#letsturnitup

I discovered Ellie Goulding late last summer. I saw her video for Lights and was immediately captivated with her. I bought her album Bright Lights off of iTunes and have listened to her every day since. I fell in love with Starry Eyed, Under The Sheets, Human, Animal, and Wish I Stayed. I bought Halcyon on the day it was released on iTunes and I love Ritual, Only You, Figure 8, and My Blood. I had the opportunity to see her play Brixton in December and it was one of the best experiences of my life. Her music makes me happy when I’m sad and comforts me when I feel down. I wish I had discovered her sooner, but I’m very glad I found her at all.

I follow Ellie on Twitter and learned that she’s a runner. She recently made a video with Nike in anticipation of a marathon she will run on 23 April. In the video, she said of running, “It keeps me happy and then I perform better.” This is what pilates does for me.

When I first started my rehabilitation therapy, I swam and went to the gym. I dislike the gym, so I couldn’t see or feel any evidence of physical change or progress because I was fighting against my disability by engaging in activity that I found unsatisfying, boring, and frustrating. It doesn’t matter if you work out for four hours a day seven days per week: if you do something you don’t enjoy, you won’t make the kind of progress you want to make and you won’t feel happy with yourself as a person.

I started pilates in the summer of 2008 and took to it immediately, better than I had to any other form of exercise. I finally found something I enjoyed that also gave me real tangible results. Pilates corrected everything from the hunch in my shoulders to the curve in my lower back. I looked forward to my classes and drew not only physical strength from them, but also emotional strength. I started to believe in myself more and to believe in the possibility that I could get better. The progress I made with pilates was solid evidence that change was not only possible, but actually happening.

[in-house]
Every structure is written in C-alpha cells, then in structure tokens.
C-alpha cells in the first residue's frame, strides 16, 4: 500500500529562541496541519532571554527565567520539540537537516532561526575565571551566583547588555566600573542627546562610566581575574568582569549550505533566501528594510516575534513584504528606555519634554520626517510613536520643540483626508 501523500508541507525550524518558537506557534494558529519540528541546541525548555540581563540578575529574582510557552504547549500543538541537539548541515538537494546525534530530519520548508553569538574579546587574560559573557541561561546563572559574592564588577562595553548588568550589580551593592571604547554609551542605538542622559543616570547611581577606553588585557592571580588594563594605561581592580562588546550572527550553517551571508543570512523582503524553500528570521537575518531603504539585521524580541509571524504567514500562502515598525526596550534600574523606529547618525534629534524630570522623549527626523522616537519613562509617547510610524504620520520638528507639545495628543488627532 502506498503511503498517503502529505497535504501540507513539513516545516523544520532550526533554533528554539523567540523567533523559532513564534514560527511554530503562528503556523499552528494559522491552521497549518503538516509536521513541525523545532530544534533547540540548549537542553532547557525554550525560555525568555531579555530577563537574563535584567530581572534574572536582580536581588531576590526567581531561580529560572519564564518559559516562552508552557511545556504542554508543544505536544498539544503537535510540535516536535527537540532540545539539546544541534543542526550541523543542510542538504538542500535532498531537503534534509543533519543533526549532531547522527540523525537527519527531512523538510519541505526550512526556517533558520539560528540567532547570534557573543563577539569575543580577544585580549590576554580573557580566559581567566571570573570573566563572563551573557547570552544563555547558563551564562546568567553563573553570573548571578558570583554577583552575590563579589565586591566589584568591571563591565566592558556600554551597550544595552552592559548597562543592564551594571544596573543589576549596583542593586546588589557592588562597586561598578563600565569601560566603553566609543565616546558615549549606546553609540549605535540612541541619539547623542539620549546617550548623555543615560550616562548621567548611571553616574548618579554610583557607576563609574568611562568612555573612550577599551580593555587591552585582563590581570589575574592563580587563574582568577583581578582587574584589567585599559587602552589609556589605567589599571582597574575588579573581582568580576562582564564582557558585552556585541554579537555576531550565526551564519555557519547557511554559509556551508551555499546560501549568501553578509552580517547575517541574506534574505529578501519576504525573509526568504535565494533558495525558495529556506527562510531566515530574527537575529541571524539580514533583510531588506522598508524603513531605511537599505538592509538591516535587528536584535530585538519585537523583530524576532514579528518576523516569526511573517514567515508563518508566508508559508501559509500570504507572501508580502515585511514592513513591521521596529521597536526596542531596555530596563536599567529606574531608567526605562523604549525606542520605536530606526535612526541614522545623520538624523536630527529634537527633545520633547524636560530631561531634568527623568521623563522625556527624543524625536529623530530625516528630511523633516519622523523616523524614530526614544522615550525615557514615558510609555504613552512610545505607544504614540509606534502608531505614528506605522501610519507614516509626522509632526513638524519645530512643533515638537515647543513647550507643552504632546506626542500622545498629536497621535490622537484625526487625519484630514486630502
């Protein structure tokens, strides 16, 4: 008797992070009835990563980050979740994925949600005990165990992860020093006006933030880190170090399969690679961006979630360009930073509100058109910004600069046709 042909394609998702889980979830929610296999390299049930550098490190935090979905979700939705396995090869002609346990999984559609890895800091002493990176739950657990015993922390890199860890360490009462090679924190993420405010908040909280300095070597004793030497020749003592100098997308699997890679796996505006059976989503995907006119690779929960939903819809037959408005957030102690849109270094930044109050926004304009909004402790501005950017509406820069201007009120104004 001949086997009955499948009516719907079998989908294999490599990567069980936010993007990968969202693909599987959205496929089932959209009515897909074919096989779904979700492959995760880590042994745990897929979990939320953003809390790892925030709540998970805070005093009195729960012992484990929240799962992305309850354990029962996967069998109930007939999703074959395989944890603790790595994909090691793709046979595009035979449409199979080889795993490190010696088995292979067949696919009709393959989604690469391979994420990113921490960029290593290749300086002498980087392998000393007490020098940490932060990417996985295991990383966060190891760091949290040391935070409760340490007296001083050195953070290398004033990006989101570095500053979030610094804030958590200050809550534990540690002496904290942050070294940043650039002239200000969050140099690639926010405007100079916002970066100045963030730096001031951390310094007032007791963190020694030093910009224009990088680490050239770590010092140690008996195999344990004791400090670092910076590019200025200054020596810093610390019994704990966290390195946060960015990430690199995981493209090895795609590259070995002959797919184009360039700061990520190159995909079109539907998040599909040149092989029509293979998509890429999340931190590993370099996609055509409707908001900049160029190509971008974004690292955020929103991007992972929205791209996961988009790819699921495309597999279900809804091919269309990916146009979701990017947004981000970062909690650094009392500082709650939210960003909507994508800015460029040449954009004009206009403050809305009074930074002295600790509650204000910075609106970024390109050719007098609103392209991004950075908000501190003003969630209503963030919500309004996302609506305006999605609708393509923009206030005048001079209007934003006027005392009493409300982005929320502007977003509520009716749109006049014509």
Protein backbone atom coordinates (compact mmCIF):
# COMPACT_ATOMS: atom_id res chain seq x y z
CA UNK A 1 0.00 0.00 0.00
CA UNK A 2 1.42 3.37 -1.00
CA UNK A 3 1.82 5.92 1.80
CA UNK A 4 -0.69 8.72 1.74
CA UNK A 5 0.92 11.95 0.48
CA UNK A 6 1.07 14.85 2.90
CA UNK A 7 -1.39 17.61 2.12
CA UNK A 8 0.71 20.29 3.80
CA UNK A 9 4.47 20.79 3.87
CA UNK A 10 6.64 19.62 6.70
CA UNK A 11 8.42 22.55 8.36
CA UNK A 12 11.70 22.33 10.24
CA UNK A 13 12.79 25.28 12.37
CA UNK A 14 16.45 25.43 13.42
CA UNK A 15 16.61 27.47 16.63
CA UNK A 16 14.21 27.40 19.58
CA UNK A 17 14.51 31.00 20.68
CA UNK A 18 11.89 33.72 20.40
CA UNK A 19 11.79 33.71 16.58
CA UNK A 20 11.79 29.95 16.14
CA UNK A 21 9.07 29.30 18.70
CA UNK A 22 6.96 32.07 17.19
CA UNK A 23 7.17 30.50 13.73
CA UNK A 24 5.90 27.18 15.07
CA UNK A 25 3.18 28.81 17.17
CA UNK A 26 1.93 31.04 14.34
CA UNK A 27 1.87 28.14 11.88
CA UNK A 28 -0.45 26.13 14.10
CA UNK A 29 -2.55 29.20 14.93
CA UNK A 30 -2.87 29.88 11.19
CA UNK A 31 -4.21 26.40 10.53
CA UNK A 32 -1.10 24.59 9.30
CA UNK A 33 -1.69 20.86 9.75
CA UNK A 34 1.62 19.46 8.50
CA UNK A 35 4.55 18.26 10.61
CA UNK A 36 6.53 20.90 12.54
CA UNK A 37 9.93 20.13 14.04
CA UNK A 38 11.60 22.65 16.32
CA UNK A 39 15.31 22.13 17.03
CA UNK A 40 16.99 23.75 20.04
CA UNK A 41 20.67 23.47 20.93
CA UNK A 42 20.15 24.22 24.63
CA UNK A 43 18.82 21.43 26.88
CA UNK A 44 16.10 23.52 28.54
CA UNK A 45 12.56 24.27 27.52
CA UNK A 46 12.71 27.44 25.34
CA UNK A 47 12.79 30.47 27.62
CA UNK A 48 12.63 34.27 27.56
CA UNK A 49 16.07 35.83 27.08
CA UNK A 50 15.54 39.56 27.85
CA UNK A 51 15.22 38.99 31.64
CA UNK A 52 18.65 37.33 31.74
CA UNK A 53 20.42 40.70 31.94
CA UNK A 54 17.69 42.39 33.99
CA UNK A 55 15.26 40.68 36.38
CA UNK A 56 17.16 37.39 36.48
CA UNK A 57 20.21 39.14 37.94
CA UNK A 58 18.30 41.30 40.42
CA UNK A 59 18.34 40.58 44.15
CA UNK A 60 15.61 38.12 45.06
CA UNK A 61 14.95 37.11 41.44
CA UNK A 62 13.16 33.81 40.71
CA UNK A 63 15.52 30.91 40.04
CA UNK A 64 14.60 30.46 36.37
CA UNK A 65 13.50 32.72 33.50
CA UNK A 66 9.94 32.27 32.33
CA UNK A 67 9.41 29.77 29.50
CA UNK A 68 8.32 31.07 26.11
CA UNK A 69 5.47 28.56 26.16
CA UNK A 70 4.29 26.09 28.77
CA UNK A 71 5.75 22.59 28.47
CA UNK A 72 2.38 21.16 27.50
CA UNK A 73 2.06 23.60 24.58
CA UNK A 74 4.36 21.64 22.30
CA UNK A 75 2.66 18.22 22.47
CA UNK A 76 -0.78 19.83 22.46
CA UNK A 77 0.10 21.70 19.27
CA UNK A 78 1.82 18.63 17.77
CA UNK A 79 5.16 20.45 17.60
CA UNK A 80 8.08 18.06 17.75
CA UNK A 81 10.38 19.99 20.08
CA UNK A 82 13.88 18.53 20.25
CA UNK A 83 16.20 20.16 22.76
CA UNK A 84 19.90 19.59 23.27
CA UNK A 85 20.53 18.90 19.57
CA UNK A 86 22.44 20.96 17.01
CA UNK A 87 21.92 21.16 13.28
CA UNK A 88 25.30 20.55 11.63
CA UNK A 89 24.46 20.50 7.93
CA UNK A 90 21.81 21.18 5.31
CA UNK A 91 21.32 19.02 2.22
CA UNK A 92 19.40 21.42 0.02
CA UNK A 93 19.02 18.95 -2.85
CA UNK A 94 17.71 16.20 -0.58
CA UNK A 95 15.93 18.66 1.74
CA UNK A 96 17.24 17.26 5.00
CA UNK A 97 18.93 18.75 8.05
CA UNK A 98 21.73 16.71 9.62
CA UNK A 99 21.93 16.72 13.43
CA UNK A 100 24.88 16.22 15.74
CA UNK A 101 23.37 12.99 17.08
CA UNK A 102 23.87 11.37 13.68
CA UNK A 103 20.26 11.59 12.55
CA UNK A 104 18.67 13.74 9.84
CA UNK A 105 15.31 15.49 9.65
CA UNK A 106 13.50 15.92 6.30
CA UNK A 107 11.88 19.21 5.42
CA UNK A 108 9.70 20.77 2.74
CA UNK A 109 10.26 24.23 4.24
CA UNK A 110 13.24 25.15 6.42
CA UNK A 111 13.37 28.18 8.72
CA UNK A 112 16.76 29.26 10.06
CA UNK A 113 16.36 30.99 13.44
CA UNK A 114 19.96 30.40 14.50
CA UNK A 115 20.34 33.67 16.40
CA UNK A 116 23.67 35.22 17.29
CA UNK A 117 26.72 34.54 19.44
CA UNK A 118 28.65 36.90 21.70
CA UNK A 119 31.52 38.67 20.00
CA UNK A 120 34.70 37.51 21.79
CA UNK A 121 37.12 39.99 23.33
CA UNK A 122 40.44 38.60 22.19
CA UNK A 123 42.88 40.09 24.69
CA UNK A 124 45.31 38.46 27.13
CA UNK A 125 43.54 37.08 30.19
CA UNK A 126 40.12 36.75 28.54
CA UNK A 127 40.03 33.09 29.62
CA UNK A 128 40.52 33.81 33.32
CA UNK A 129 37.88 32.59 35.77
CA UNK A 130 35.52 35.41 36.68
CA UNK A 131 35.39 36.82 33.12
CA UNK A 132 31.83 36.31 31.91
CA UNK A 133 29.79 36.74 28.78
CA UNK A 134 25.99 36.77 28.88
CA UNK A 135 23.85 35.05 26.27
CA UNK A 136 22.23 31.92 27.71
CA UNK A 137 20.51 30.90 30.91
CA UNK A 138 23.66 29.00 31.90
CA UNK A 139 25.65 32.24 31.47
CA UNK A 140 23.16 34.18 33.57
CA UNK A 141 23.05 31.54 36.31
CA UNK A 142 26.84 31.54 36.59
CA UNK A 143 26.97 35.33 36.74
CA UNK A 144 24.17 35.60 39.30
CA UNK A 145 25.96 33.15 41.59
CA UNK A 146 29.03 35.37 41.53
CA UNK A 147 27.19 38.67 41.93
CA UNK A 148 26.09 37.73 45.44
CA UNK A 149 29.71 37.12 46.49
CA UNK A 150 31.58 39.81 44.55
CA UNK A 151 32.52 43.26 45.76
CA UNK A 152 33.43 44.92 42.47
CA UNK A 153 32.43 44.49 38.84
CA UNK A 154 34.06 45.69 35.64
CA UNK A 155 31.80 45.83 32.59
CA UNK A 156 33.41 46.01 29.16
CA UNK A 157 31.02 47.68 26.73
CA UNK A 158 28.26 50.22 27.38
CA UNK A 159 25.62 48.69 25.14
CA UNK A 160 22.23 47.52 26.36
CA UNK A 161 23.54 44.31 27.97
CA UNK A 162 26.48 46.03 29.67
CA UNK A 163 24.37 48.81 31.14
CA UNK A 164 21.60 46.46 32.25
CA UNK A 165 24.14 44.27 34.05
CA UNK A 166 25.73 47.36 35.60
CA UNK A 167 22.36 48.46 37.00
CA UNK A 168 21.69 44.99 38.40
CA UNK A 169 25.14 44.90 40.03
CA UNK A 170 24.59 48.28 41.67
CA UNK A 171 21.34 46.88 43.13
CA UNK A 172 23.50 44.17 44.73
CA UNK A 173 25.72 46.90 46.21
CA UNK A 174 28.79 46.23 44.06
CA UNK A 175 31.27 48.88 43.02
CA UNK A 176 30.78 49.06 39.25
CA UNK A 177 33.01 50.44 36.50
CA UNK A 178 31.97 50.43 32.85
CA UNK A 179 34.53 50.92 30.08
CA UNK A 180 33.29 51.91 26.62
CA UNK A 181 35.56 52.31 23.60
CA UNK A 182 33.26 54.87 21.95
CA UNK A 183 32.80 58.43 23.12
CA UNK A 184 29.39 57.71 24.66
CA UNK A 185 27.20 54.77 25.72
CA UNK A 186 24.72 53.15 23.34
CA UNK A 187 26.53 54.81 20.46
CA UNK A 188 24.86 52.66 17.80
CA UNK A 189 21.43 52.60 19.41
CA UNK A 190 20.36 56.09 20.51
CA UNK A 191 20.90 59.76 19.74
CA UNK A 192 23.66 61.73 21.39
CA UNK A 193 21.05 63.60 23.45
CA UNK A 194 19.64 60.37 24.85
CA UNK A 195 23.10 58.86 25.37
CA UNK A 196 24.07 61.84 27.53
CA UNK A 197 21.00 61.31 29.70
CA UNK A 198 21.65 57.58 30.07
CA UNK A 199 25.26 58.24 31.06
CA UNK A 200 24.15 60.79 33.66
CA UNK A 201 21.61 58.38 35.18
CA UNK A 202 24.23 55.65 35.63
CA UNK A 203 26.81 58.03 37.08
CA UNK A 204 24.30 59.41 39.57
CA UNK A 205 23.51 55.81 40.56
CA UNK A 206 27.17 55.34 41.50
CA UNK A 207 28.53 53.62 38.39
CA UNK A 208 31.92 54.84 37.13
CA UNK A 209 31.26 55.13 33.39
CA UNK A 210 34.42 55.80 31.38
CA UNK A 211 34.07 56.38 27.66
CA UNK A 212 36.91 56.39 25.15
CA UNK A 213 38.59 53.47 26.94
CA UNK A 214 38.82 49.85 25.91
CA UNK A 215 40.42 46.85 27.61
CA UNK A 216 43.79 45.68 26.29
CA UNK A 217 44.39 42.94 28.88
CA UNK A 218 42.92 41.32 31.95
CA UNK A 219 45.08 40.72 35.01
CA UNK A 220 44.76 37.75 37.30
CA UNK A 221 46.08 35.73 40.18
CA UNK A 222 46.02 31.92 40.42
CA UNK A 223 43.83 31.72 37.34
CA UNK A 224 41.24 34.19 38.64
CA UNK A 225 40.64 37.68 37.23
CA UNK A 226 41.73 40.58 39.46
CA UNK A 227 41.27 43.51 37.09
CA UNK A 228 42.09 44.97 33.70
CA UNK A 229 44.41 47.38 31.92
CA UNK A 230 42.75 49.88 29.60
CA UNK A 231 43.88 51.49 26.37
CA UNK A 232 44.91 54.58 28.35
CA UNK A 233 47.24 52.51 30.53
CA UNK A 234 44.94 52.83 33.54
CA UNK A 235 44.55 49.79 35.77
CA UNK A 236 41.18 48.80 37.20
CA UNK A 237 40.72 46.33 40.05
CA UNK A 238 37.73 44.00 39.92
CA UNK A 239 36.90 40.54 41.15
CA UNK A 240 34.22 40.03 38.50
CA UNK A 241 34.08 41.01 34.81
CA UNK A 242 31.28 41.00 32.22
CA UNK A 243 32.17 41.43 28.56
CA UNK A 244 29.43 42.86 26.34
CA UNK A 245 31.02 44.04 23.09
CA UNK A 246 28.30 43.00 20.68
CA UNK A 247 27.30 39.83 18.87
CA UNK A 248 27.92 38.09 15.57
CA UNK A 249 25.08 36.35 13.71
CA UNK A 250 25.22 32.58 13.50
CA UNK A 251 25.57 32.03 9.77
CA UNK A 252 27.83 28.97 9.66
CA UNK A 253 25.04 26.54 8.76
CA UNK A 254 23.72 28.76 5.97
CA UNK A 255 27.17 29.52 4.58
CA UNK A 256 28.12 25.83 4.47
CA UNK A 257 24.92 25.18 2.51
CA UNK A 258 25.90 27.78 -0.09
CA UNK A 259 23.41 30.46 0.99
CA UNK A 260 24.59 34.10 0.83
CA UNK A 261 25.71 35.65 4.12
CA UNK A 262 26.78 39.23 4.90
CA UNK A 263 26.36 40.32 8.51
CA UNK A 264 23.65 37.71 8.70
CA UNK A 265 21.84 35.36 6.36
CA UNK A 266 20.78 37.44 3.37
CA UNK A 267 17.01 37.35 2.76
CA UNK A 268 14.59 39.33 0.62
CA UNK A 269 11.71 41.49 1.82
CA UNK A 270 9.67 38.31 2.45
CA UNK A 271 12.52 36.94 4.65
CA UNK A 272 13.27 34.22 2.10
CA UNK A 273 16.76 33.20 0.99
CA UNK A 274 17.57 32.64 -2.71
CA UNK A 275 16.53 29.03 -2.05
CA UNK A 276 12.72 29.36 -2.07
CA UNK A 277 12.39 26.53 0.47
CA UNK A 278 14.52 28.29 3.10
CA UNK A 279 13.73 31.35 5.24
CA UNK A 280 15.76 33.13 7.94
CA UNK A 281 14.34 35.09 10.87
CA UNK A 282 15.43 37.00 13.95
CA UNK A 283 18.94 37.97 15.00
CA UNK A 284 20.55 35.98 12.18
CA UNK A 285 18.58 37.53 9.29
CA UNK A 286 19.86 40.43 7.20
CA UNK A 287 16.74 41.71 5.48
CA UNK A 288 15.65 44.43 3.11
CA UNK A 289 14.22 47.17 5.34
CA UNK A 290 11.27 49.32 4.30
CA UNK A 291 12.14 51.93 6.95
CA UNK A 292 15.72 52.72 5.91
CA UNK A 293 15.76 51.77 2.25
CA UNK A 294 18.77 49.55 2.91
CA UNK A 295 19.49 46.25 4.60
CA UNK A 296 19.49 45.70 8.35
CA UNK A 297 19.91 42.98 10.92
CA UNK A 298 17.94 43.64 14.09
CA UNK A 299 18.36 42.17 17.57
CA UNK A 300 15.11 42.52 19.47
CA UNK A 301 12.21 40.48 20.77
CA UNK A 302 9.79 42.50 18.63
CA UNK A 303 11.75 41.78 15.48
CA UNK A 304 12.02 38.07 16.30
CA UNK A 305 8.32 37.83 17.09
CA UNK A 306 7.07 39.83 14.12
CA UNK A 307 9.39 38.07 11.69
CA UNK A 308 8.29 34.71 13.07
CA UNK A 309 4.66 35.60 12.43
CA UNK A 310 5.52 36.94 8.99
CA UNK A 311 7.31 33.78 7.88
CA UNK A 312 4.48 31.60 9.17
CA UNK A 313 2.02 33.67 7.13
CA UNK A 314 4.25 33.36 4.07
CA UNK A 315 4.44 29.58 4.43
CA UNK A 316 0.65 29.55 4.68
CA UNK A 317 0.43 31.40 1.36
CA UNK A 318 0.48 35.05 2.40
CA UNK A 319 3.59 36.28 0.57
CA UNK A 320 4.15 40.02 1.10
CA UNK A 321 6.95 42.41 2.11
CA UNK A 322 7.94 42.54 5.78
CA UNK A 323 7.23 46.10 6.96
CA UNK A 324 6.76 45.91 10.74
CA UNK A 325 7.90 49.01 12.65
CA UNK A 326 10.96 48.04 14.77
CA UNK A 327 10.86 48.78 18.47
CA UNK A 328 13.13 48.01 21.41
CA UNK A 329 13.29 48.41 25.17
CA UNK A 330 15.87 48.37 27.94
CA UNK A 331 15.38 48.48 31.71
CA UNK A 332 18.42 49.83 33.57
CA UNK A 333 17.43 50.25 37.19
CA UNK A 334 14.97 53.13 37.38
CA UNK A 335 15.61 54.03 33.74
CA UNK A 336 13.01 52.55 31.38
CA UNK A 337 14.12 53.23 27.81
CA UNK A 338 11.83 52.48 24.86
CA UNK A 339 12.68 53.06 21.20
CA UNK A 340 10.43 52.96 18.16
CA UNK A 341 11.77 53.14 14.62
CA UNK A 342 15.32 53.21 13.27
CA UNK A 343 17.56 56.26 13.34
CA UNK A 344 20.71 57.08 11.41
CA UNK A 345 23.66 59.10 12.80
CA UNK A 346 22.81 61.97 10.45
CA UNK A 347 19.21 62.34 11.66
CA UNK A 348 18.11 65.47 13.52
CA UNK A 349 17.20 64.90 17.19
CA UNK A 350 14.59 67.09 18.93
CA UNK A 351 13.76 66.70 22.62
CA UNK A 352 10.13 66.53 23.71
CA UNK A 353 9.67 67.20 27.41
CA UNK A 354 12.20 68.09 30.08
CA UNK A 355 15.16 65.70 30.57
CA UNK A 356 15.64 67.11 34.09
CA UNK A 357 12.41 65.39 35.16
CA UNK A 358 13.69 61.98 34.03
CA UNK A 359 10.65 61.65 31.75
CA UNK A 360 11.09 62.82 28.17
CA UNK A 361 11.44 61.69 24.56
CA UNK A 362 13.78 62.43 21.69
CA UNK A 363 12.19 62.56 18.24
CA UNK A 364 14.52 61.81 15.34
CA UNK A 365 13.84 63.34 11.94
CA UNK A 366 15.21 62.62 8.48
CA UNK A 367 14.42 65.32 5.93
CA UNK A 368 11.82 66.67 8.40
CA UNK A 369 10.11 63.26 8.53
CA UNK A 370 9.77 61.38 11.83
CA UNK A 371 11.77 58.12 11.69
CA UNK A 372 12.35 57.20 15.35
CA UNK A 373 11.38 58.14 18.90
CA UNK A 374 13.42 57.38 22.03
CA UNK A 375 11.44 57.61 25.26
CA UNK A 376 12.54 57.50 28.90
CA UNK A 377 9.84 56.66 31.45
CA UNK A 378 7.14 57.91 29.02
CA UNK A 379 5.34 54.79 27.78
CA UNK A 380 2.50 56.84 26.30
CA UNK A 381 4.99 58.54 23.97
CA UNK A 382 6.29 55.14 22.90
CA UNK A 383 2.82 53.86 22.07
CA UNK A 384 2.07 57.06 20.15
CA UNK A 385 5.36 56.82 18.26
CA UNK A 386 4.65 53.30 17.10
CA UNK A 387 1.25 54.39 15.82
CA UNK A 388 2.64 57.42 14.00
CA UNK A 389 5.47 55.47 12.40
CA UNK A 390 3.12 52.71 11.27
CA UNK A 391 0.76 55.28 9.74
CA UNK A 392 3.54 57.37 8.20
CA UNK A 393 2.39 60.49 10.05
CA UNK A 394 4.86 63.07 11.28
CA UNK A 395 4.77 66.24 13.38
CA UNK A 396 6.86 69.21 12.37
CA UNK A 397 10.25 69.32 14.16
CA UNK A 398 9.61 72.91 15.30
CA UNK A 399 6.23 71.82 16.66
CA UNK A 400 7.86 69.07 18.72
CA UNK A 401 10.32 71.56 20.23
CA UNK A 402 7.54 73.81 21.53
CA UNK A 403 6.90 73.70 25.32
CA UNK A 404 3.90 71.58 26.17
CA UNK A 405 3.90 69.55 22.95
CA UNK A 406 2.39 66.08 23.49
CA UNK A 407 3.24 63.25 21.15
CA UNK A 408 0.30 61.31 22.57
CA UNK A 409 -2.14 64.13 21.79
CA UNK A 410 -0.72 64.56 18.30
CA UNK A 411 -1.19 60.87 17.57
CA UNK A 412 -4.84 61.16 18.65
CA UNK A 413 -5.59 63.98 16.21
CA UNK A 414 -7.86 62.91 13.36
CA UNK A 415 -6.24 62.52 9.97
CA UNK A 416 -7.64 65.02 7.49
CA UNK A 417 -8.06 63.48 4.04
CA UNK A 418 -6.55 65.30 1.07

Pilates makes me happy. If I start the day with a pilates class, it energizes me. If I finish the day with a pilates class, it busts my stress. Pilates gives me the self confidence and centeredness I lacked for most of my life.

I stopped pilates in December 2011 as part of taking the ‘next steps’ in my therapy, which involved returning to the gym, swimming, and doing bikram yoga. Again: I felt like I was fighting against my limitations rather than working through them. I missed my pilates classes and felt like I had lost a huge part of my identity. I went back to pilates at the end of March 2012 because I really needed it in my life. When I returned to pilates, my chiropractor Luke told me he could tell I was happier. He’d seen my mood and general sense of well-being fall down when I stopped pilates, but that I was noticeably happier and more settled when I went back. It’s exactly what Ellie Goulding said of running: it keeps me happy and then I perform better.    

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About Norah

writer. aspiring editor.
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